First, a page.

As Robin Williams’ shocking death sank in, many theories arose about why he chose to take his own life. Inevitably topics like inner demons and the tears of a clown would surface, leading us to ponder who the real Robin Williams was. Consequently his darker films have attracted more attention. Did movies like Insomnia and One Hour Photo tell us a little more about the morbid side of his genius?
Well, that is impossible to answer. Williams’ legacy is captured in a lot of different films – was the disturbed homeless man he played in The Fisher King a reflection of him? I doubt it. Williams was, above all things, an excellent performer and a dedicated actor – regardless of where he drew his inspiration from.
But sticking briefly to the theme that funny waters run dark, Bobcat Goldthwait is another comedian once known for his outlandish characters – probably the best known is Zed, his manic, screeching character in the Police Academy movies. In recent years Goldthwait has made a new career as a director of independent movies. None of these are slapstick comedies. Though they share a sense of humour, it’s dry and cynical. As a director Goldthwait appears to be a very contemplative and serious man. And together he and Williams, who was a close friend, made the darkest movie of either of their careers.
Williams appears as Lance, an aspirational writer, middle-aged school teacher and single parent. His life is not great, but it has its bright moments. Still, Lance can be melancholy and his relationship with his teenage son, Kyle, is really bad. This has a lot to do with Kyle’s attitude – the guy is a total ass. Still, Lance tries to reach his son, but is too feeble to really cut through Kyle’s total aggression.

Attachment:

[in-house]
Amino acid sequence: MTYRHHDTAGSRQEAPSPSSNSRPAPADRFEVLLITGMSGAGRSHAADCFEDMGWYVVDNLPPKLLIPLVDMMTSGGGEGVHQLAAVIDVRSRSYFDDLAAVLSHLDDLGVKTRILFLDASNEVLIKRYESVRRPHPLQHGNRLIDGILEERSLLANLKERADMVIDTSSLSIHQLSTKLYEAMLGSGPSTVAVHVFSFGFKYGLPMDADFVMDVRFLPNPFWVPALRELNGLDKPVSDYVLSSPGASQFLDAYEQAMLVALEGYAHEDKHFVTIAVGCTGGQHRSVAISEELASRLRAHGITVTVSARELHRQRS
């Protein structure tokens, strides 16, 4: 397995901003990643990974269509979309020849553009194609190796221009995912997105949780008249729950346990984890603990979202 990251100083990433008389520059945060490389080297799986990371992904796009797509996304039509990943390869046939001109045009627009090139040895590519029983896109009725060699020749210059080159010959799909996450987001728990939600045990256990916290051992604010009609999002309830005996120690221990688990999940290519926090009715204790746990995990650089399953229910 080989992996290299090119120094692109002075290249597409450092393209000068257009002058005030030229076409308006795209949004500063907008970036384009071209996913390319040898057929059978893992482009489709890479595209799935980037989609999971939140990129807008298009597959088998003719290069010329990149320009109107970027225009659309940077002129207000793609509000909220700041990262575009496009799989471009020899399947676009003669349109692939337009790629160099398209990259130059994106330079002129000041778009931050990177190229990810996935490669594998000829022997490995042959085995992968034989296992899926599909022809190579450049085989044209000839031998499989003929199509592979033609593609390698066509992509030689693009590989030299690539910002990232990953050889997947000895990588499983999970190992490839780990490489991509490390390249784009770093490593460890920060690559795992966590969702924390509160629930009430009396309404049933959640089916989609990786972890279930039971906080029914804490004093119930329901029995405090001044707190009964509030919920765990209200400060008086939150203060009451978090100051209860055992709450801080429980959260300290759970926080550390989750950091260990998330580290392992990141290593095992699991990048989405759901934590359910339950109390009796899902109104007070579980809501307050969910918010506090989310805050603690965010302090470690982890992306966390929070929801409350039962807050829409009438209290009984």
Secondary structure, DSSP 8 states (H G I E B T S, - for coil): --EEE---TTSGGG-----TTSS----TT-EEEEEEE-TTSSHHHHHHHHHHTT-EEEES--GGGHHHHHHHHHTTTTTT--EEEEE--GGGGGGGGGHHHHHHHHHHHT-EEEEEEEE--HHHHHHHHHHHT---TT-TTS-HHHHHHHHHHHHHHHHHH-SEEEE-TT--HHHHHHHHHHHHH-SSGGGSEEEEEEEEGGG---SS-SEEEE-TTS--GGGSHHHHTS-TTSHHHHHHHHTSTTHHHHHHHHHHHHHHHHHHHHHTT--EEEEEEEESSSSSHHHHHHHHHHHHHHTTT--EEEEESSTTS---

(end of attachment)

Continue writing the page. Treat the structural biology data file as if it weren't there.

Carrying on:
This sounds like a standard father-and-son drama, but Goldthwait has other plans. Roughly halfway through the movie Kyle dies and his dad is forced to make it look like a suicide. This includes a carefully penned suicide note, intended to complete the illusion. But a mishap causes the letter to be published and it causes a sensation – completely redeeming Kyle. The problem is, of course, that his dad wrote it. Kyle takes on a type of spiritual celebrity and his dad starts to keep the lie alive as a way to deal with his grief. But soon he starts to vicariously live his own ambitions for fame and creativity through this myth that he perpetuates.
This absurd situation creates a lot of the movie’s funny moments. But despite being a dark comedy, World’s Greatest Dad is a mean film on so many levels (much meaner than the sunny trailer below suggests). Williams’ other dark characters tended to be deeply dysfunctional. But here his character is just meek and instead surrounded by the dysfunctional nature of people: hypocrisy, aggression, judgement, manipulation, superficiality… the movie gives us a look at these and other sins.
Yet it doesn’t cast them as negatives. Instead the verdict is the world can be a profoundly unfair place, but we sometimes contribute to the undeserved things that happen to us. Perhaps the movie says that in a world where everyone else seems happier than you, if even a twisted sort of happiness comes your way, wouldn’t you grab it too?
This is made all the more emphatic with the tragedy of Williams’ suicide. You can read a lot into his role here, though as said earlier that would be a insult to his craft. World’s Greatest Dad was easily Robin Williams’ best non-comedic role, completely stripped from the zest his dramatic characters liked to portray or the shackles of dysfunction his creepy portrayals had.[/column] [column size=one_half position=last ] [/column]
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Last Updated: August 18, 2014